• Brandon Richardson (right), runs through Manchester with cross-country teammates Raquel Gelinas and Walker John on his fourth day of running across New Hampshire on November 18, 2013. A senior at Merrimack Valley High School, ran 215 miles in four days to raise money for James Snowden, a 6-year-old with cerebral palsy.<br/><br/>(WILL PARSON / Monitor staff)
  • Brandon Richardson stops to hydrate on River Road, west of Ashland, on the third evening of his run across New Hampshire on November 17, 2013. Richardson is a senior at Merrimack Valley High School and ran 215 miles from the Canadian border to the Massachusetts border in four days to raise money for James Snowden, a 6-year-old with cerebral palsy.<br/><br/>(WILL PARSON / Monitor staff)
  • Brandon Richardson leans on his father Mark Richardson while getting a back rub from Sue Kilgas in Manchester on his fourth day of running on November 18, 2013. A senior at Merrimack Valley High School, Richardson ran 215 miles across New Hampshire in four days to raise money for James Snowden, a 6-year-old with cerebral palsy.<br/><br/>(WILL PARSON / Monitor staff)
  • Brandon Richardson runs along River Road, west of Ashland, about 165 miles into his run across New Hampshire on November 17, 2013. Richardson is a senior at Merrimack Valley High School and ran 215 miles from the Canadian border to the Massachusetts border in four days to raise money for James Snowden, a 6-year-old with cerebral palsy.<br/><br/>(WILL PARSON / Monitor staff)
  • Brandon Richardson, watched by his mother Tricia and younger brother Nathan, changes shoes in Manchester, revealing blisters on his feet after three and a half days of running. A senior at Merrimack Valley High School, Richardson ran 215 miles across New Hampshire in four days to raise money for James Snowden, a 6-year-old with cerebral palsy.<br/><br/>(WILL PARSON / Monitor staff)
  • Brandon Richardson changes shoes in Manchester, revealing blisters on his feet after three and a half days of running on November 18, 2013. A senior at Merrimack Valley High School, Richardson ran 215 miles across New Hampshire in four days to raise money for James Snowden, a 6-year-old with cerebral palsy.<br/><br/>(WILL PARSON / Monitor staff)
  • Brandon Richardson gets a walking start after a short rest in Manchester on day four of his run. A senior at Merrimack Valley High School, Richardson ran 215 miles across New Hampshire in four days to raise money for James Snowden, a 6-year-old with cerebral palsy.<br/><br/>(WILL PARSON / Monitor staff)
  • Brandon Richardson stopped to refuel at a grocery store in Manchester on day four of his run. Richardson, a senior at Merrimack Valley High School, ran 215 miles across New Hampshire in four days to raise money for James Snowden, a 6-year-old with cerebral palsy.<br/><br/>(WILL PARSON / Monitor staff)
  • Brandon Richardson, resting in his family's vehicle, stopped to refuel at a grocery store in Manchester on day four of his run. Richardson, a senior at Merrimack Valley High School, ran 215 miles across New Hampshire in four days to raise money for James Snowden, a 6-year-old with cerebral palsy.<br/><br/>(WILL PARSON / Monitor staff)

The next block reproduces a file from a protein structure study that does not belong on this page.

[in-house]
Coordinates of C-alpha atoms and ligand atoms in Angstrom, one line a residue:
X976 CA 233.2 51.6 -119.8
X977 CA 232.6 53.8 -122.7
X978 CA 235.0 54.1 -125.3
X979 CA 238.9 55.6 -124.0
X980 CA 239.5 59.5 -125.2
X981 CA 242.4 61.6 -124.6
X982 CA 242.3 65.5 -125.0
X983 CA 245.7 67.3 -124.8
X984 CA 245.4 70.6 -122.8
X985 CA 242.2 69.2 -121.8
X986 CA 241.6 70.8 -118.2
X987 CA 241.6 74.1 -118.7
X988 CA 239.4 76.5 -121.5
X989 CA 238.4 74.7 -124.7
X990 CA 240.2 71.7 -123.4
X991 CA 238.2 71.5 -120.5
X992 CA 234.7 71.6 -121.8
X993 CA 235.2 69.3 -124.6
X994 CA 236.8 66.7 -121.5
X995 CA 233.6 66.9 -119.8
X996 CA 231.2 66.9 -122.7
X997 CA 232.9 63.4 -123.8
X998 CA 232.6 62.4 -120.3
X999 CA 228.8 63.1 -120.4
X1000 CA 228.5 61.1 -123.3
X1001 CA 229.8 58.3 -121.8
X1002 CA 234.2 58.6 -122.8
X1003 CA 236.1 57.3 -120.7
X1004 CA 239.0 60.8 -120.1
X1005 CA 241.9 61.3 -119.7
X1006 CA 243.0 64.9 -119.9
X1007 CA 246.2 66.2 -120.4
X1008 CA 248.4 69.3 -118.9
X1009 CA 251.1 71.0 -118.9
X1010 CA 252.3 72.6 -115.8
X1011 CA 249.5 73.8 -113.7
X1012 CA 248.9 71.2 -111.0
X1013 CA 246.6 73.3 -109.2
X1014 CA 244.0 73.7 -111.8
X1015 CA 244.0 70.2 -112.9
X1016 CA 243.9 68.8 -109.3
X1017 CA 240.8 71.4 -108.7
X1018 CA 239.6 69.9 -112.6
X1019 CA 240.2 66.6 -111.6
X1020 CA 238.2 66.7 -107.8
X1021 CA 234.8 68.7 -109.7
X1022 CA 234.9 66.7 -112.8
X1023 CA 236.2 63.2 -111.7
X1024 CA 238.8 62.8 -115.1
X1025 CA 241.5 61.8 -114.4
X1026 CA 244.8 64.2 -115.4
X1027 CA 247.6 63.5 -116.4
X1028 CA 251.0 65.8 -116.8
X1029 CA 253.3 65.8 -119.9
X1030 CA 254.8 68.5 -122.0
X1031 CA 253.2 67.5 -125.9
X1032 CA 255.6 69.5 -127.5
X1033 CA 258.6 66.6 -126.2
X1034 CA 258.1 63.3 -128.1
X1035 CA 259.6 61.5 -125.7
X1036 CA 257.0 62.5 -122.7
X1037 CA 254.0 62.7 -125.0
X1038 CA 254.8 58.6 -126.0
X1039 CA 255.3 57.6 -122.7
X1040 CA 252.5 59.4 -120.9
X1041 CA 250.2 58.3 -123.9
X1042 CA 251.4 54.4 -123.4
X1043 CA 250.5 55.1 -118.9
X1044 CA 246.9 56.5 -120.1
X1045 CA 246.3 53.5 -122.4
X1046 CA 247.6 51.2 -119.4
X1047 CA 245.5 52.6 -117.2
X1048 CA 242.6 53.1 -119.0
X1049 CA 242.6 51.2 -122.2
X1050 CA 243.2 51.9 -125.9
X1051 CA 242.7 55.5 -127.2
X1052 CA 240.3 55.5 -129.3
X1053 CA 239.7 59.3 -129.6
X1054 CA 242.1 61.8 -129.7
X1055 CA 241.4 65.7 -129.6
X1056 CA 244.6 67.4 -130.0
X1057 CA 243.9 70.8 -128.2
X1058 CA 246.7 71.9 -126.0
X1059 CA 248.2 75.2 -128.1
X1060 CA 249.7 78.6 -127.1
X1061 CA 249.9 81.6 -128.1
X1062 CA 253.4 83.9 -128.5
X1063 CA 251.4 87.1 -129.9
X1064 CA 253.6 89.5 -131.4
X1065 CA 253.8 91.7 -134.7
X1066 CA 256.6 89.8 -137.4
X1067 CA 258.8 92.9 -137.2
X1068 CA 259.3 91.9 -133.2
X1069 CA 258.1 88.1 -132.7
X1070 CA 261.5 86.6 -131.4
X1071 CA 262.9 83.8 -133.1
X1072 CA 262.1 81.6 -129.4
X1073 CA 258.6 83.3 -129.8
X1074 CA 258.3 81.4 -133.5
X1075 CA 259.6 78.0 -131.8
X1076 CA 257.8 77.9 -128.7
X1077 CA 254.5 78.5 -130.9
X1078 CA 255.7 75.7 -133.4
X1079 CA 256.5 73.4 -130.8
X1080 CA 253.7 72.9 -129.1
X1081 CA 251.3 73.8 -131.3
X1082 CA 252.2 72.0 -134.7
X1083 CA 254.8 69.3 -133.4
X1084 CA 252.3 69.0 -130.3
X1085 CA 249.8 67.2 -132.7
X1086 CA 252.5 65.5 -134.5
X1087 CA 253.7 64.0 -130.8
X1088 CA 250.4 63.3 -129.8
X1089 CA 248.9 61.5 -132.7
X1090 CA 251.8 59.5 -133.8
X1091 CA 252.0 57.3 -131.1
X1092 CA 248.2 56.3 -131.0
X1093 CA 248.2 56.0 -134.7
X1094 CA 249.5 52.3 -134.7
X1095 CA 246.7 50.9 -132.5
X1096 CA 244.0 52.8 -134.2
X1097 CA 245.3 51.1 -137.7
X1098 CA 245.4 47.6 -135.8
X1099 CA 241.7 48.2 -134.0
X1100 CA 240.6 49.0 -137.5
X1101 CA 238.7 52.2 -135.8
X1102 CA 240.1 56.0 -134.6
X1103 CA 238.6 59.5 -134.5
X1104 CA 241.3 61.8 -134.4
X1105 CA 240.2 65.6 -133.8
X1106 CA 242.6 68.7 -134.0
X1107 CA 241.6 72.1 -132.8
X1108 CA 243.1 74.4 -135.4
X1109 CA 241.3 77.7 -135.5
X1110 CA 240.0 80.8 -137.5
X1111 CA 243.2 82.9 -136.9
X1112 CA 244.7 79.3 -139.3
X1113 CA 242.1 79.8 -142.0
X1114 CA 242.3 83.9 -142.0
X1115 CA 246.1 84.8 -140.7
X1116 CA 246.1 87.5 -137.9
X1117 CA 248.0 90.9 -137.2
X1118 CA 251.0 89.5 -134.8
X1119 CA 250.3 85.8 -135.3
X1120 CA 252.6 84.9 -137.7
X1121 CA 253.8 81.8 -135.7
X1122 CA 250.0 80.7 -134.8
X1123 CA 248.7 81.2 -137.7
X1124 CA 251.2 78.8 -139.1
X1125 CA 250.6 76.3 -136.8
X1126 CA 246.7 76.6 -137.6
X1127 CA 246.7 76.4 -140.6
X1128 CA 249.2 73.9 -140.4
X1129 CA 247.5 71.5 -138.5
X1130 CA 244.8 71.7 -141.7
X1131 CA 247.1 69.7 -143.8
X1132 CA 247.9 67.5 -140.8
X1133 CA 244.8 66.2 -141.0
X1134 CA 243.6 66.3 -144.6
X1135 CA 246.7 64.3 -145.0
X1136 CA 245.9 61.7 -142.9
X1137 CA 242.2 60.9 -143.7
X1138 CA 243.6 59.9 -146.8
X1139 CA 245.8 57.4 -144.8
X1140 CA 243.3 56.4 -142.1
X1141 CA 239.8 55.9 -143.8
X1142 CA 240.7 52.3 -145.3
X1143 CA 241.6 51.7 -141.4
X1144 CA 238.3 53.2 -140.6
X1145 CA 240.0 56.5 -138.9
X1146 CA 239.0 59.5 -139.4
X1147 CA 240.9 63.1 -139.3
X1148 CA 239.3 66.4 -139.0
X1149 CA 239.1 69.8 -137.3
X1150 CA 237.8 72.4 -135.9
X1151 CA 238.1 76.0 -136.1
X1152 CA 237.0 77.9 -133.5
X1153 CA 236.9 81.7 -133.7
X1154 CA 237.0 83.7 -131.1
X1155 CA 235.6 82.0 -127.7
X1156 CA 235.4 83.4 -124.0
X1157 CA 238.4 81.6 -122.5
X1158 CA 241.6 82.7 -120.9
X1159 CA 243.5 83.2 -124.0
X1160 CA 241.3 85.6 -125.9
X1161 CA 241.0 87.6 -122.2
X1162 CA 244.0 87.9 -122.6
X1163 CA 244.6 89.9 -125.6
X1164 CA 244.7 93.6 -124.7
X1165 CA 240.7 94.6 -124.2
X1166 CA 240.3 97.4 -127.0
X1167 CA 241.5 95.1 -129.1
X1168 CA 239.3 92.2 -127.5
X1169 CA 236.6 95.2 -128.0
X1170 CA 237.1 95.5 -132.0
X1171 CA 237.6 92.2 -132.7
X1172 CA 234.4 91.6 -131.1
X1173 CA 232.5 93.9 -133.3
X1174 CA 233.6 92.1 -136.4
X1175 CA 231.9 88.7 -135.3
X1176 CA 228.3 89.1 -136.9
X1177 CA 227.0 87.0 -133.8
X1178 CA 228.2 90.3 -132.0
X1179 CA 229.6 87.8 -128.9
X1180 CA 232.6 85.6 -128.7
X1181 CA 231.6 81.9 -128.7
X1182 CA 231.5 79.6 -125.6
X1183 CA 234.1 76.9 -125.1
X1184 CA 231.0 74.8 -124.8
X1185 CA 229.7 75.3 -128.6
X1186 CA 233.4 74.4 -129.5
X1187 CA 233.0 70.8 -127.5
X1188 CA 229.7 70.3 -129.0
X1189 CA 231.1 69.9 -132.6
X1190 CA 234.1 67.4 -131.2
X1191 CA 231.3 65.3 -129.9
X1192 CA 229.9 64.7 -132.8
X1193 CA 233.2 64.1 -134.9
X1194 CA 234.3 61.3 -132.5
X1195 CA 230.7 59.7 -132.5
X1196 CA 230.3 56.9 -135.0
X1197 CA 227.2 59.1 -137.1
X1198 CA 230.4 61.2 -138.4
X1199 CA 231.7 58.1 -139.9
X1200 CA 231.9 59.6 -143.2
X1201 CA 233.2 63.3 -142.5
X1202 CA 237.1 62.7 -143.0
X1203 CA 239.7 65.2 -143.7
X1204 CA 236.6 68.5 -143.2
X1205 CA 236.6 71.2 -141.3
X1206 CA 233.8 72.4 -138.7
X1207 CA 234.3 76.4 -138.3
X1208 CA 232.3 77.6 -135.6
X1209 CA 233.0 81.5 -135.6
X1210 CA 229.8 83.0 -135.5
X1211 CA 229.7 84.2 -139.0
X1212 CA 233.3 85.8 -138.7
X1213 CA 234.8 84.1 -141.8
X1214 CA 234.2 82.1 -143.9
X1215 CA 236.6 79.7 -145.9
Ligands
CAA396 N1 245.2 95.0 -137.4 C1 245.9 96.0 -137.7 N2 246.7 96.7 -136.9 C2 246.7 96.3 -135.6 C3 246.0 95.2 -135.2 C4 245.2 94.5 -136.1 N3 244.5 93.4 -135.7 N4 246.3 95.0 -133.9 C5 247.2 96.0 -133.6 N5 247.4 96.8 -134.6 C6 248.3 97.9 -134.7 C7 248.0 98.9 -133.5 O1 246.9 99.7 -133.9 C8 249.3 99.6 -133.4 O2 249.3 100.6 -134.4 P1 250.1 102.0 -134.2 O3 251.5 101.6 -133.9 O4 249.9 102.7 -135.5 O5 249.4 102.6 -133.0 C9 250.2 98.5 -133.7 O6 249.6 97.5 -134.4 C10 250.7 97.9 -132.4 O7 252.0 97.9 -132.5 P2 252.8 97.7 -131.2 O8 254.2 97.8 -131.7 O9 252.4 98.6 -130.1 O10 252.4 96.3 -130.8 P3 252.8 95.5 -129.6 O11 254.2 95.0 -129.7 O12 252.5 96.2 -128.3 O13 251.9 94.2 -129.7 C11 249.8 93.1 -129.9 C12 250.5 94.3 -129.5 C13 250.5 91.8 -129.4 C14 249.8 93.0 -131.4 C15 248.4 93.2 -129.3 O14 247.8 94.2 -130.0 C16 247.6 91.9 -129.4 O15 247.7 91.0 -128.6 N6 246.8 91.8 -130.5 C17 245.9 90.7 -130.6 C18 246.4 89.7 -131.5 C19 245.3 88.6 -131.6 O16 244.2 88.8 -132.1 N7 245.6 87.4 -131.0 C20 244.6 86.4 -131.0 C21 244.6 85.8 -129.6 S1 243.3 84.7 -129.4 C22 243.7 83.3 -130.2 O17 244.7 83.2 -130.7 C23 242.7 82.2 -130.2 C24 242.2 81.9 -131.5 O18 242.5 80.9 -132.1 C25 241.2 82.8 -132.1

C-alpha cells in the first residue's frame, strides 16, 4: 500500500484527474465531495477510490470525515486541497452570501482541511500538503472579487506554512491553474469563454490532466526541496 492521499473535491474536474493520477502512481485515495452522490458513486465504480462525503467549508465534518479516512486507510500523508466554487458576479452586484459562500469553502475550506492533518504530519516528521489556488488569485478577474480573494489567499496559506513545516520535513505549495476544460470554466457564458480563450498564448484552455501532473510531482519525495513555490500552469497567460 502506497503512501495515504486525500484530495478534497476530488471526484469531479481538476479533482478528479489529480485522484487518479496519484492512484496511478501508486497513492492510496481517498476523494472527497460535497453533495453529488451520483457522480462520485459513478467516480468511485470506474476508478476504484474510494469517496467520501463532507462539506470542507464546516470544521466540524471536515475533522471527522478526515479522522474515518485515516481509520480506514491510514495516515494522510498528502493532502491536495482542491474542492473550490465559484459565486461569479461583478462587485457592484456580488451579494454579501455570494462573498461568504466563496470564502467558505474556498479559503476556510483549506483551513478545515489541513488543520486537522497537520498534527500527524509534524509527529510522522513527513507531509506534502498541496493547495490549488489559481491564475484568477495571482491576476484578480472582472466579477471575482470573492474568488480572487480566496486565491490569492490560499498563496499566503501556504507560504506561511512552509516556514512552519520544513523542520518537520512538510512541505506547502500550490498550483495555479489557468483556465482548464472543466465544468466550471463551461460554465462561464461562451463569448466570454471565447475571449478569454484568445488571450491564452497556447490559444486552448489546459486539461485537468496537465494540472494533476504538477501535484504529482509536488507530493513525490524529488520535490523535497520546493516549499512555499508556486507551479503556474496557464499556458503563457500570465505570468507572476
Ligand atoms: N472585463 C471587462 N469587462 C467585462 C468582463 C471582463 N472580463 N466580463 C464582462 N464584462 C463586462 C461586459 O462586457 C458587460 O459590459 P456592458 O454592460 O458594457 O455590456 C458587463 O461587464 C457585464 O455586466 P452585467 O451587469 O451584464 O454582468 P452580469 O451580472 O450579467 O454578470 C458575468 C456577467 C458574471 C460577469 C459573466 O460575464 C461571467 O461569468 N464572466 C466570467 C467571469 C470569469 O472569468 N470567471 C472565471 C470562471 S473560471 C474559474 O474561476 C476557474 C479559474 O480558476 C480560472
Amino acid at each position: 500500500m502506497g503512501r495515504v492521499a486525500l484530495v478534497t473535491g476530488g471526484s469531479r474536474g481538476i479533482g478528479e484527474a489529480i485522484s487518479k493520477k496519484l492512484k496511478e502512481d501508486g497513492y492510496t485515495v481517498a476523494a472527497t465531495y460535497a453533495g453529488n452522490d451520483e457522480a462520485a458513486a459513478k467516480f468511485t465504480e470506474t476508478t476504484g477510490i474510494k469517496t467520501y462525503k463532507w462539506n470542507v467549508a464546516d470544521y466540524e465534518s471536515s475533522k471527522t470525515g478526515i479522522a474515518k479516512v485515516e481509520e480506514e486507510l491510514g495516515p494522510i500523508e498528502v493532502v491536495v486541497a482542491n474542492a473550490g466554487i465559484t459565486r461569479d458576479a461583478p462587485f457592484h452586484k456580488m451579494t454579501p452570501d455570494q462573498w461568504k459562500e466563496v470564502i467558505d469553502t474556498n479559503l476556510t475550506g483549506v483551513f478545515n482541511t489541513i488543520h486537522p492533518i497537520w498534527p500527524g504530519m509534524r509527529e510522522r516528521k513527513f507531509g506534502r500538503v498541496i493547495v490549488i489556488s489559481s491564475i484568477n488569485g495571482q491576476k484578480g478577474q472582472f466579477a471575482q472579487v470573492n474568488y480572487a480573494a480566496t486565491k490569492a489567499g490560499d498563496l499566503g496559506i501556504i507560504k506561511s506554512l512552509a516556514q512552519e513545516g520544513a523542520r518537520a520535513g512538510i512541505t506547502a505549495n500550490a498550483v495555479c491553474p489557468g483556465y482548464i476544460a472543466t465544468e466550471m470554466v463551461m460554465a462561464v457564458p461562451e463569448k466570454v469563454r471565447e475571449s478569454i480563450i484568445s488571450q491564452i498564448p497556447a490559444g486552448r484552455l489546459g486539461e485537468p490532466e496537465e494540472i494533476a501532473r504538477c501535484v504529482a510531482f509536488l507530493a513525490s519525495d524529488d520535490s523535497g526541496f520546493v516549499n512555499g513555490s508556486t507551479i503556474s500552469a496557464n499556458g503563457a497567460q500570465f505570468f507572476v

• Brandon Richardson (center), walks across Queen City Bridge in Manchester with cross-country teammates Raquel Gelinas and Walker John on his fourth day of running across New Hampshire on November 18, 2013. A senior at Merrimack Valley High School, ran 215 miles across New Hampshire in four days to raise money for James Snowden, a 6-year-old with cerebral palsy.<br/><br/>(WILL PARSON / Monitor staff)
  • Brandon Richardson (right) and Kristal Snowden of Franklin are lit by a camera flash while posing for friends and family on the Massachusetts state border after Richardson finished running across New Hampshire on November 18, 2013. A senior at Merrimack Valley High School, ran 215 miles in four days to raise money for Kristal's son James Snowden, a 6-year-old with cerebral palsy.<br/><br/>(WILL PARSON / Monitor staff)
  • Brandon Richardson prepares to cross the state border in Hudson after finishing his four-day run across New Hampshire on November 18, 2013. A senior at Merrimack Valley High School, Richardson ran 215 miles in four days to raise money for James Snowden, a 6-year-old with cerebral palsy.<br/><br/>(WILL PARSON / Monitor staff)
  • Brandon Richardson runs along River Road, west of Ashland, about 165 miles into his run across New Hampshire on November 17, 2013. Richardson is a senior at Merrimack Valley High School and ran 215 miles from the Canadian border to the Massachusetts border in four days to raise money for James Snowden, a 6-year-old with cerebral palsy.<br/><br/>(WILL PARSON / Monitor staff)

Fighting pre-run jitters that he couldn’t conquer the distance, and running through pain that forced him to walk for hours and wonder whether his fears had been justified, Brandon Richardson completed his goal last night, covering 215 miles in 3½ days to raise money for a Franklin boy with cerebral palsy.

Richardson, who hoofed it from the Canadian border to the New Hampshire-Massachusetts line in Hudson, raised nearly $10,000 for 6-year-old James Snowden as part of his senior project at Merrimack Valley High School.

He completed his run last night at 10:10 at Ayottes Stateline market, which sits on the border connecting the two states.